Whiskey-makers critical of 'ludicrous' ad limits

Whiskey manufacturers have claimed new restrictions on alcohol advertising will severely impact the tourism offering of distillery visitor centres.

According to the Irish Whiskey Association (IWA), there are 13 whiskey distillery visitor centres across the country, with plans for an additional 13 centres to open in the coming years.

Tullamore Dew and Devitt’s pub in Dublin are celebrating the All-Ireland football final between Dublin and Tyrone by offering a free whiskey to anyone wearing their county colours. Picture: Julian Behal

Last year, there were 814,000 visitors to the centres, an 11% increase on the previous year.

The association wants “last minute” changes to the Public Health (Alcohol) Bill as the legislation, currently proposed would see free-standing directional or way-marking signage containing the name of a distillery or alcohol brand banned from display at any bus or Luas stop, or within 200m of any boundary of a school or early-years’ facility.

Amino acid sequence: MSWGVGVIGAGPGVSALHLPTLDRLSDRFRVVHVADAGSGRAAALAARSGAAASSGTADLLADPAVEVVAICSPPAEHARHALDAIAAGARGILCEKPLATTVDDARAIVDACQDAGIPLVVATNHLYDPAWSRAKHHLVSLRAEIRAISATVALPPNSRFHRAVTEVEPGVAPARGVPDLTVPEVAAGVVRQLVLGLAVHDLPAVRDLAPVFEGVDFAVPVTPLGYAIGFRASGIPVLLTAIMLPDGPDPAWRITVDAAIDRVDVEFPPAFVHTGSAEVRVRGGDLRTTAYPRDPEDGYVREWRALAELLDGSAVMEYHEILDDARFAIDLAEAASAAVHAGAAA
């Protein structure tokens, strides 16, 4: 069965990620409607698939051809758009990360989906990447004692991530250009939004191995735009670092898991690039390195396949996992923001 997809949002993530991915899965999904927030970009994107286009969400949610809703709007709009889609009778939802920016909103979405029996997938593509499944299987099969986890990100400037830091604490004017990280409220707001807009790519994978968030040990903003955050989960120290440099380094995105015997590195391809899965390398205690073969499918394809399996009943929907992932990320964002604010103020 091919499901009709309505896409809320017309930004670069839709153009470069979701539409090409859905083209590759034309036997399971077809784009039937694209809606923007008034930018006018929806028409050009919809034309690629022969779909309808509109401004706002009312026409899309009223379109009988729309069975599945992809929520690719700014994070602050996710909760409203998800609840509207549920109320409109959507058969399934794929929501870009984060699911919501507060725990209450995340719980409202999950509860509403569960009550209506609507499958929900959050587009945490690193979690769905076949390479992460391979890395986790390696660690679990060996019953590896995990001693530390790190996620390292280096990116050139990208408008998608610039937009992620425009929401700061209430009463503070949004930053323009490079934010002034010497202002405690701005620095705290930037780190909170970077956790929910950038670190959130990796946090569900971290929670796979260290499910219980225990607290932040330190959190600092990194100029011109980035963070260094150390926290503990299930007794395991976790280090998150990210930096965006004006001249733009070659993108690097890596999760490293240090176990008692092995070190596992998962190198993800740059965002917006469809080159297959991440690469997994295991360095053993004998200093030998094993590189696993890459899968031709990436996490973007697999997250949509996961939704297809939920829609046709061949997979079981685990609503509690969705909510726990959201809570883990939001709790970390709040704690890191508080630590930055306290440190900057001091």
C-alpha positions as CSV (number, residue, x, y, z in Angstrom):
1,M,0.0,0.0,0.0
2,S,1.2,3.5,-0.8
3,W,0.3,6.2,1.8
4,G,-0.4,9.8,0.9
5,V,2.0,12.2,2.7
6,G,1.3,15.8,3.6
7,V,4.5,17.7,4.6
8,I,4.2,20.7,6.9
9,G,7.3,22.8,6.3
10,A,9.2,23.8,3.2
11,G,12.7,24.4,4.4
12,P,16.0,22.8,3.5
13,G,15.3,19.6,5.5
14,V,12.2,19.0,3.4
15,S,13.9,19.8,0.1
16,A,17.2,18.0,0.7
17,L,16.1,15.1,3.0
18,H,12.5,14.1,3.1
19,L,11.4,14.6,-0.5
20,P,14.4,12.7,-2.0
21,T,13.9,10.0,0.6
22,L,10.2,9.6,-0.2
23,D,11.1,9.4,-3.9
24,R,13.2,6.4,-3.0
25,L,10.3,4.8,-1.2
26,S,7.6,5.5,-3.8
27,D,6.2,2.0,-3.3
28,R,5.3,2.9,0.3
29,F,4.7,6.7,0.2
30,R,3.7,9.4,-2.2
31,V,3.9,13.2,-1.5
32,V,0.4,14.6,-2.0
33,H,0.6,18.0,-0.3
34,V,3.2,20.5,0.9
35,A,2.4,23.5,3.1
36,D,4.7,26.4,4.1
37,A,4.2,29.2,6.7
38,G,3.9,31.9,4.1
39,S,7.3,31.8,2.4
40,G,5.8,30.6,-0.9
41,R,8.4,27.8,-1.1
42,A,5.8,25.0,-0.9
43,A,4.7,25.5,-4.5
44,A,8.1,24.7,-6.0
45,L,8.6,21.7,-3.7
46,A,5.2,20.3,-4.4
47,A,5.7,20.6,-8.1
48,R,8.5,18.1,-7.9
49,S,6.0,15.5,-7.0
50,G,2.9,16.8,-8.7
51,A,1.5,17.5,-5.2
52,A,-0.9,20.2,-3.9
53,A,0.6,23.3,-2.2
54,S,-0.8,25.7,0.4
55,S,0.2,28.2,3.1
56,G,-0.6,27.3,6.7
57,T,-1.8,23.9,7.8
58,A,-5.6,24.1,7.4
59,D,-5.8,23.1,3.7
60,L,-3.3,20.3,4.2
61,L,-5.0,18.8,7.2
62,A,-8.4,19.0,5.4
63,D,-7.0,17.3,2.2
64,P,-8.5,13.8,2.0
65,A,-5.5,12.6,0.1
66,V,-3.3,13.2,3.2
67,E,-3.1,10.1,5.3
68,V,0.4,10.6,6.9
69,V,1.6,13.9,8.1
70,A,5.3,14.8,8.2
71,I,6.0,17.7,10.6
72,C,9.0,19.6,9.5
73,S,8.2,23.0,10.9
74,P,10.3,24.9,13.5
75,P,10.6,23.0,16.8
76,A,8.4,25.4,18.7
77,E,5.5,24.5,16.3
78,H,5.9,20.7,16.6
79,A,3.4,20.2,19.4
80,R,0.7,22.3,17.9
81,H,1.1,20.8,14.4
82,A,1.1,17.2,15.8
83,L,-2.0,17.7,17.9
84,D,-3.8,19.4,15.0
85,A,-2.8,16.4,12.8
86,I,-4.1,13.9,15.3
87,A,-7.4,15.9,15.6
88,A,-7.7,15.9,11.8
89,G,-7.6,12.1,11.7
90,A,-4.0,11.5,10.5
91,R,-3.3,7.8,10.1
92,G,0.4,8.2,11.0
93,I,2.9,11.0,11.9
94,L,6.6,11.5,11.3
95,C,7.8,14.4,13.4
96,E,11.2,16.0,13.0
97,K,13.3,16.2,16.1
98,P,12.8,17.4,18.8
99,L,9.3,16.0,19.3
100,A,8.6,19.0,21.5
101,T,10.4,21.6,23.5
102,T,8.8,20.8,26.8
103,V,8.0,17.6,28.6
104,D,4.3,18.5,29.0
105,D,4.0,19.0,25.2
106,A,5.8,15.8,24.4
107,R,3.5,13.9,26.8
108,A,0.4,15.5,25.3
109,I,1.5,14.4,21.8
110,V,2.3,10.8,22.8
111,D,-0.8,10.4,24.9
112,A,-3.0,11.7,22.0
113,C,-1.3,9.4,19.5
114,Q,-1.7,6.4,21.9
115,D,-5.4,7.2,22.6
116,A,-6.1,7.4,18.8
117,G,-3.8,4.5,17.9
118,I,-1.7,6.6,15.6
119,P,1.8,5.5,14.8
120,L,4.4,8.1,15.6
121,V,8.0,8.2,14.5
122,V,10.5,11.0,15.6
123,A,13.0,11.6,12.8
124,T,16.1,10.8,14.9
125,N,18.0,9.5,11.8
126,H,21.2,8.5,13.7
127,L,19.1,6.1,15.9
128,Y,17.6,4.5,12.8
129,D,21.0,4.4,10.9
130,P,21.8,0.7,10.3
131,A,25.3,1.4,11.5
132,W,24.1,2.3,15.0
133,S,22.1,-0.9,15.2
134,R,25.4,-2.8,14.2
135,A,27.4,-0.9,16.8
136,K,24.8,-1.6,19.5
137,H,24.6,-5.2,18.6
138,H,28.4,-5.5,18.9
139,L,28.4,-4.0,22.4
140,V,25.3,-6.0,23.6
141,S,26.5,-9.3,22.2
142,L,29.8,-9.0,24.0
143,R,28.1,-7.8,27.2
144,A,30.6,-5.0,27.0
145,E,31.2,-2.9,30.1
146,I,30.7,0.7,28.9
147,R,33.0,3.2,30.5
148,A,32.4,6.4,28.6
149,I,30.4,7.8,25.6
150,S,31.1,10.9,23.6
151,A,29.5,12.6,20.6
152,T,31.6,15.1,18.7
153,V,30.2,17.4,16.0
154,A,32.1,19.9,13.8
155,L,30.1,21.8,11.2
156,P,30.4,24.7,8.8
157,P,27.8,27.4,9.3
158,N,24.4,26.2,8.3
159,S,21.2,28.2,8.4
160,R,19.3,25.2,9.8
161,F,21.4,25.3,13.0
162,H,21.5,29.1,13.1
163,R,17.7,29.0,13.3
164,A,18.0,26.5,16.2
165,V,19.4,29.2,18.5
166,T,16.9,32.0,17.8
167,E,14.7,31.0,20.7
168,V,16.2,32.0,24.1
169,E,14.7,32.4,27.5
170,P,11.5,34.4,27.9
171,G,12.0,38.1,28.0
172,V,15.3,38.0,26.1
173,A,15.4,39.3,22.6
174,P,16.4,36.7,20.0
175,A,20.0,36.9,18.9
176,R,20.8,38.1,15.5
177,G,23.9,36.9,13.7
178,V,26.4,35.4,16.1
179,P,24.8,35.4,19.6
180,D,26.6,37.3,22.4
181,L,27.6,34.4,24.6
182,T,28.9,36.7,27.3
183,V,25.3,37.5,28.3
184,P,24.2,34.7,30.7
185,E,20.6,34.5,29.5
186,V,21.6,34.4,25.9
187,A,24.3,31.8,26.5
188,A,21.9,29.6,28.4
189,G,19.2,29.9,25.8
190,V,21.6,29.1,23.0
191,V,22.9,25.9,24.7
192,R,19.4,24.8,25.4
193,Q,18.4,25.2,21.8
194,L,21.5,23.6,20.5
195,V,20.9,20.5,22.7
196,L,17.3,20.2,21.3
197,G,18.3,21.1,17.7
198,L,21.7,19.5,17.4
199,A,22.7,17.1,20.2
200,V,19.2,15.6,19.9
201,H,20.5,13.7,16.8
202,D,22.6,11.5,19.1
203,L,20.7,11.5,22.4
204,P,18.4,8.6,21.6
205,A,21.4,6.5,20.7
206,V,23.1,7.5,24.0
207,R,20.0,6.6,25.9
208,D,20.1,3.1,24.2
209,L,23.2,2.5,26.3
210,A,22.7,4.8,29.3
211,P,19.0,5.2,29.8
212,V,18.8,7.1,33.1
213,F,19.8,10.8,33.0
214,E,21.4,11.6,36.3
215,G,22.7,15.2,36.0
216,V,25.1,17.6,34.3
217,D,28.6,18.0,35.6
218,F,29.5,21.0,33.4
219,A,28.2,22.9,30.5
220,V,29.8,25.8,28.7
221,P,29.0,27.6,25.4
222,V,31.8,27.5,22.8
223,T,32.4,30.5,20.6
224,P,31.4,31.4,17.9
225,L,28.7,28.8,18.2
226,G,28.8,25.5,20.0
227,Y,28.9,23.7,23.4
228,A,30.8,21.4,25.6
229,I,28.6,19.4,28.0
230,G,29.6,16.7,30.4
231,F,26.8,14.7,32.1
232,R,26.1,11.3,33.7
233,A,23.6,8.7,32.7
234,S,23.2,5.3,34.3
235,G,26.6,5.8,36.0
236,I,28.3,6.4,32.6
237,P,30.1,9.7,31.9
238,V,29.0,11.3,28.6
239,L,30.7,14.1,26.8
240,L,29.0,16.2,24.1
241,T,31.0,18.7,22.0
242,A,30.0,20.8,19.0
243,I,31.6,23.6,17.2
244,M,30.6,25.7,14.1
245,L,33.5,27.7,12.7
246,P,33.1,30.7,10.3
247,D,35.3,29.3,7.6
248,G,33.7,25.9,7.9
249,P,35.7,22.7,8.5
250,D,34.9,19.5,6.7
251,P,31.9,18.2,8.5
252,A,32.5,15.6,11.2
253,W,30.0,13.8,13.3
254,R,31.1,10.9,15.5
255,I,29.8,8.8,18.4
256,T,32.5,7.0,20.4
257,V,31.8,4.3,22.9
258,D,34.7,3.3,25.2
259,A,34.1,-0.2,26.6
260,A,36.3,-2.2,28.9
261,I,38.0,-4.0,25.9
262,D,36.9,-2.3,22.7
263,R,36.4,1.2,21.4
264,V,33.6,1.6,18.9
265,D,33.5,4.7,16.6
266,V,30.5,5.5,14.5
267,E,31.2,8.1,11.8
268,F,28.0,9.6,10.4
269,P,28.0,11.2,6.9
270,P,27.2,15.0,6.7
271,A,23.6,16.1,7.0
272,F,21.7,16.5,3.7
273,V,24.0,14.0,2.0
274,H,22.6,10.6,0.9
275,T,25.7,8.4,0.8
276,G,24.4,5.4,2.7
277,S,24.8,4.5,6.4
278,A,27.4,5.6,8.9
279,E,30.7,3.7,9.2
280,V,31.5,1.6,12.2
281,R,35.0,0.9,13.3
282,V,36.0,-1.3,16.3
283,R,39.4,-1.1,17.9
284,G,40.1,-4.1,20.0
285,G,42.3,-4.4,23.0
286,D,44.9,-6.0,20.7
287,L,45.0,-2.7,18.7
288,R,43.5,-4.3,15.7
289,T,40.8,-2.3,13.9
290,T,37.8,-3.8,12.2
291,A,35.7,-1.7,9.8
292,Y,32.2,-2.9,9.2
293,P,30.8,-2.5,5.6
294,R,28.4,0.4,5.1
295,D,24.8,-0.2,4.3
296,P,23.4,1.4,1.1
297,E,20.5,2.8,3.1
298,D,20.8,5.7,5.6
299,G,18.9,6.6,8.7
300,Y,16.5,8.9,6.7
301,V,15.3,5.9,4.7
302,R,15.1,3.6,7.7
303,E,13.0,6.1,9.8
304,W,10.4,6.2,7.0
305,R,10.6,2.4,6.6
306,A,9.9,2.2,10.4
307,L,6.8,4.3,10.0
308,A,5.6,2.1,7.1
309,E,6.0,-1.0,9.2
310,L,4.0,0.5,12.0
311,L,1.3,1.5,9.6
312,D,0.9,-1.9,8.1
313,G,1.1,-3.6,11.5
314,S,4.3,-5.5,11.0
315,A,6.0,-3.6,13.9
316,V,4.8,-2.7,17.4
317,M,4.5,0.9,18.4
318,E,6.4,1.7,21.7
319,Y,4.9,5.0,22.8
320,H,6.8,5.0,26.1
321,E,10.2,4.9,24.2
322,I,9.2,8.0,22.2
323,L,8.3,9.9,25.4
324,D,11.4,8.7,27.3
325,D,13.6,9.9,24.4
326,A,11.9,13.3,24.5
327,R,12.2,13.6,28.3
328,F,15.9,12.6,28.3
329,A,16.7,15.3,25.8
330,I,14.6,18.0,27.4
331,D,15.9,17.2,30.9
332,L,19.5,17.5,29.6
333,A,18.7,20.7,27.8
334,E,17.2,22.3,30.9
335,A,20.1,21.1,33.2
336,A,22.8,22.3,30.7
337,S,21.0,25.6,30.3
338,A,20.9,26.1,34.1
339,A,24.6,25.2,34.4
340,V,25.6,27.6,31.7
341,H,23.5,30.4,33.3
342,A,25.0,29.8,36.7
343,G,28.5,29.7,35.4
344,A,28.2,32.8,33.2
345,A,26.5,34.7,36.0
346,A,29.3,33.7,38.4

Advocates of the bill, such as Alcohol Action Ireland, say it is designed to tackle the country’s harmful relationship with alcohol by aiming to reduce the damage to society by reducing consumption, with a particular focus on protecting children and young people from alcohol harm.

The Irish whiskey industry supports the objectives of the Public Health (Alcohol) Bill,” said William Lavelle, head of the IWA. “It is in our industry’s long-term interest to promote sustainable and responsible levels of alcohol consumption in Ireland.

However, he said the legislation had not been properly scrutinised and accused the Government of refusing to engage with the industry.

“Some of the measures included in the Alcohol Bill are excessive, impractical, disproportionate and in some cases, just ludicrous,” said Mr Lavelle. “It is ludicrous to think that at a time when the Irish Government is promoting Ireland’s Hidden Heartlands, the Tullamore Dew visitor centre won’t be allowed to erect named signs in their hometown.

Equally concerning is the fact four existing or planned distilleries in Dublin’s Liberties will not be permitted to display signage to differentiate each other and direct tourists to each distillery.

The association also criticised the impact the proposed advertising restrictions would have on competitiveness and the viability of small Irish distilleries.

“Small distilleries and innovative, new brands will lose out the most if advertising restrictions come in as they will struggle to compete with more established brands,” said Mr Lavelle.

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